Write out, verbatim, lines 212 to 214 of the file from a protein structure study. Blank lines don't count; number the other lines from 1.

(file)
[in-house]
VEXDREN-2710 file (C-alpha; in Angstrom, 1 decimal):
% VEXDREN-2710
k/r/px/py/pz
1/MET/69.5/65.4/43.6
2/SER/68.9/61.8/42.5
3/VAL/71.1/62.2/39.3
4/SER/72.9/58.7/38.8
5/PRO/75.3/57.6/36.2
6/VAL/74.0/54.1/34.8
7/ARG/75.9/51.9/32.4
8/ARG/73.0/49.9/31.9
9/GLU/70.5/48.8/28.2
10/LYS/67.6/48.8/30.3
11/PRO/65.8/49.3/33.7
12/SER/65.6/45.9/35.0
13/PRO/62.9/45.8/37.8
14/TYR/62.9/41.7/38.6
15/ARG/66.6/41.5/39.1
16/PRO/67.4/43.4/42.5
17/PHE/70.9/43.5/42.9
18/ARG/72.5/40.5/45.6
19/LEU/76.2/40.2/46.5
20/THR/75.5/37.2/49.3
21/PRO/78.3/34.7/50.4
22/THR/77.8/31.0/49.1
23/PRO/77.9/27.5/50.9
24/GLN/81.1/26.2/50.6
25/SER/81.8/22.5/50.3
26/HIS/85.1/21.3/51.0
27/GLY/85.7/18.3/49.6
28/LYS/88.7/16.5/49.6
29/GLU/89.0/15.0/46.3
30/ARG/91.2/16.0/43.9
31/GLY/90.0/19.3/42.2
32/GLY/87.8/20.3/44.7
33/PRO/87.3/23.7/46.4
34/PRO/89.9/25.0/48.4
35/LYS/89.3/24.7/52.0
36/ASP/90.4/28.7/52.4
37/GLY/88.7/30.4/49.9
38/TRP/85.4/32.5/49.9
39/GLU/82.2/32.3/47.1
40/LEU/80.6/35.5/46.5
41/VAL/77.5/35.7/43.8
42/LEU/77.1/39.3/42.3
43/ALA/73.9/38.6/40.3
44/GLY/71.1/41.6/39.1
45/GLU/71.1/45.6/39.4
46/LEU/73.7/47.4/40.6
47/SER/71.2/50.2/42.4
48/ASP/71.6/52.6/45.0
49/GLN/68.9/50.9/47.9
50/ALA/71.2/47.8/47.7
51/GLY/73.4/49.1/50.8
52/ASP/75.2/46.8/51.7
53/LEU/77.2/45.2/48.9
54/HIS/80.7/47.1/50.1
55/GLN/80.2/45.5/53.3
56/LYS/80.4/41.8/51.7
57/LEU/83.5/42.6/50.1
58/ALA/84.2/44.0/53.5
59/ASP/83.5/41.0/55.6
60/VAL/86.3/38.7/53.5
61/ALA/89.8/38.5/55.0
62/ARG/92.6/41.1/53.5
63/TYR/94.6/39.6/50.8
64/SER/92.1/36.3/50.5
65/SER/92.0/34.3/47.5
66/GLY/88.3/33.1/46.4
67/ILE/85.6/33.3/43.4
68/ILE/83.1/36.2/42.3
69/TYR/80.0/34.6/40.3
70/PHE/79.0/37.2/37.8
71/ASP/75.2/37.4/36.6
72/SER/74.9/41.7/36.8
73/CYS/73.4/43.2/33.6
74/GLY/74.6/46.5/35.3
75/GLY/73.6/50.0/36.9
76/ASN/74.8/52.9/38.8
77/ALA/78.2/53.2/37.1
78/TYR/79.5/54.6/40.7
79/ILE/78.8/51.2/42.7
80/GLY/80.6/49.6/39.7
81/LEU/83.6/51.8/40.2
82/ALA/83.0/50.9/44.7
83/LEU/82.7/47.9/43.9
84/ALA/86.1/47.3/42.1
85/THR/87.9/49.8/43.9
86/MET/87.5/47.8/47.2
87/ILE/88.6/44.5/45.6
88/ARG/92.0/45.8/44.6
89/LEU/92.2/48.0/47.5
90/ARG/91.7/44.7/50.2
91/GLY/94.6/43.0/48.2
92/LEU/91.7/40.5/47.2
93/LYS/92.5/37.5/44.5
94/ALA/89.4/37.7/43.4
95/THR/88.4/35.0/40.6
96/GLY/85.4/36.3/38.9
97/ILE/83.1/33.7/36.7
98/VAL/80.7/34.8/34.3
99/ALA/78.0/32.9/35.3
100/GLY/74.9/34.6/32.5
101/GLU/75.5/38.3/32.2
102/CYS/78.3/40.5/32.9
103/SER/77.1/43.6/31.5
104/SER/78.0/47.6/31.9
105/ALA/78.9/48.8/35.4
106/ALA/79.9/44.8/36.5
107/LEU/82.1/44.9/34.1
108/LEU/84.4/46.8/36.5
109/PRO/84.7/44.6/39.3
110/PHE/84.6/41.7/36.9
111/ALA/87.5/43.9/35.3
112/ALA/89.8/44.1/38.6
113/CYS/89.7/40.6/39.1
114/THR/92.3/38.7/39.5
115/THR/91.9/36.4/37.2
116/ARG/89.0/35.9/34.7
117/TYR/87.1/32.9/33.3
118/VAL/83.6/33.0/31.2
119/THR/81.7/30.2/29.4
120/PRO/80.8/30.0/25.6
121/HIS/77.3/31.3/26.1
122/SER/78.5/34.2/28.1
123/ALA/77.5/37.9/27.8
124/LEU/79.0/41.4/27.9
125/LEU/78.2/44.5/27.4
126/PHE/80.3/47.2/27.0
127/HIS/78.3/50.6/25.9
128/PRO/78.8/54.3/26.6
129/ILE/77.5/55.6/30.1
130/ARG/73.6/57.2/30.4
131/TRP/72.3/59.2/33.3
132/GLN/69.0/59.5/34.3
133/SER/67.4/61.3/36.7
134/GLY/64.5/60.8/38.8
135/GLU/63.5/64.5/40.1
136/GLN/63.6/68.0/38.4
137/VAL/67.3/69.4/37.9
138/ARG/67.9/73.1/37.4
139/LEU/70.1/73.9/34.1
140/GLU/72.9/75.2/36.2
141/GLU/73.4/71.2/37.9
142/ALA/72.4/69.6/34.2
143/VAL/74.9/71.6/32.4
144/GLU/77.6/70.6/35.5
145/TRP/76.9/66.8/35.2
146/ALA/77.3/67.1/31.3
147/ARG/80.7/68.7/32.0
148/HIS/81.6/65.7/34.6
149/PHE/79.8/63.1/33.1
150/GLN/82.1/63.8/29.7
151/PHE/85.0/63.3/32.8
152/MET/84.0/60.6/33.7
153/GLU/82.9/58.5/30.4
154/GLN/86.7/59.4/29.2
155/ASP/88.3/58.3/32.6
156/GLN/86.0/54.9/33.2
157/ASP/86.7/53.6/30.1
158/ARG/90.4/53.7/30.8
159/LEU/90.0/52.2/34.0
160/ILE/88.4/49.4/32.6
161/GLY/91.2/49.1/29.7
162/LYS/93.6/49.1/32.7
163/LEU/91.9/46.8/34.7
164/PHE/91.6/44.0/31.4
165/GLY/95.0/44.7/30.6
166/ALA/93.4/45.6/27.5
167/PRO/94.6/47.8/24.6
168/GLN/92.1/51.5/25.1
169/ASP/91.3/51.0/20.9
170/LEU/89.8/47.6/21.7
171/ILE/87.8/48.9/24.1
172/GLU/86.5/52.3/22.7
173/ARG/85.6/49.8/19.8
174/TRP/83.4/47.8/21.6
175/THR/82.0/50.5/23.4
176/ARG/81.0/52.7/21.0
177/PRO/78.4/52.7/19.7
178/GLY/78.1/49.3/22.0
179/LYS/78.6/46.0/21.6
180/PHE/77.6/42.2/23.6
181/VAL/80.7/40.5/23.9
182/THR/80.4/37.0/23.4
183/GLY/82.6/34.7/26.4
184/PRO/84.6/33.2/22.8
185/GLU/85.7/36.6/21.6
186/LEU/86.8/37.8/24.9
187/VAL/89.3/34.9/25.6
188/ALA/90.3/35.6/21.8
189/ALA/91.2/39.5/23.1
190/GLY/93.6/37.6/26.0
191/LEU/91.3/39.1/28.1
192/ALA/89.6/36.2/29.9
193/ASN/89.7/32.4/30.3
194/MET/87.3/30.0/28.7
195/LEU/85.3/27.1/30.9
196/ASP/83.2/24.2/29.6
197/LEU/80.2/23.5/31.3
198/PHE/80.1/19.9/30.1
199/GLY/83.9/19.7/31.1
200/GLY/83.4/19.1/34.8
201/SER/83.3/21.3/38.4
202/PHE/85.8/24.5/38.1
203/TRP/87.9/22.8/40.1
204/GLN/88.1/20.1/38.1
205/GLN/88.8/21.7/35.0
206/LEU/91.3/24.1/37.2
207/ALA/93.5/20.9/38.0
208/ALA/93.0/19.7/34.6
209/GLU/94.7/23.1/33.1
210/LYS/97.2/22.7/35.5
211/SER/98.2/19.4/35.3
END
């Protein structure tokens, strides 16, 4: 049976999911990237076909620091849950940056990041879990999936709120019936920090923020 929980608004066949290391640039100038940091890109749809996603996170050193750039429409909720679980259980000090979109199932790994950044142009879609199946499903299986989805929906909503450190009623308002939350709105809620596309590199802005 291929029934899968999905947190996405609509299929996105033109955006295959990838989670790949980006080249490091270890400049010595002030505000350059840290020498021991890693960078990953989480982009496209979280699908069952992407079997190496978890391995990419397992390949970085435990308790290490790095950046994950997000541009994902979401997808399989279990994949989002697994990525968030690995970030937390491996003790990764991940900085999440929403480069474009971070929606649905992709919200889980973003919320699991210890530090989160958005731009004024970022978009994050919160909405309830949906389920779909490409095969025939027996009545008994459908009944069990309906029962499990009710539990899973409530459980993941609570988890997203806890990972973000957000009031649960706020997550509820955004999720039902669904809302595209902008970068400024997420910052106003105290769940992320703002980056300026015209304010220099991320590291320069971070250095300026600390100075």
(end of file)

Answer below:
208/ALA/93.0/19.7/34.6
209/GLU/94.7/23.1/33.1
210/LYS/97.2/22.7/35.5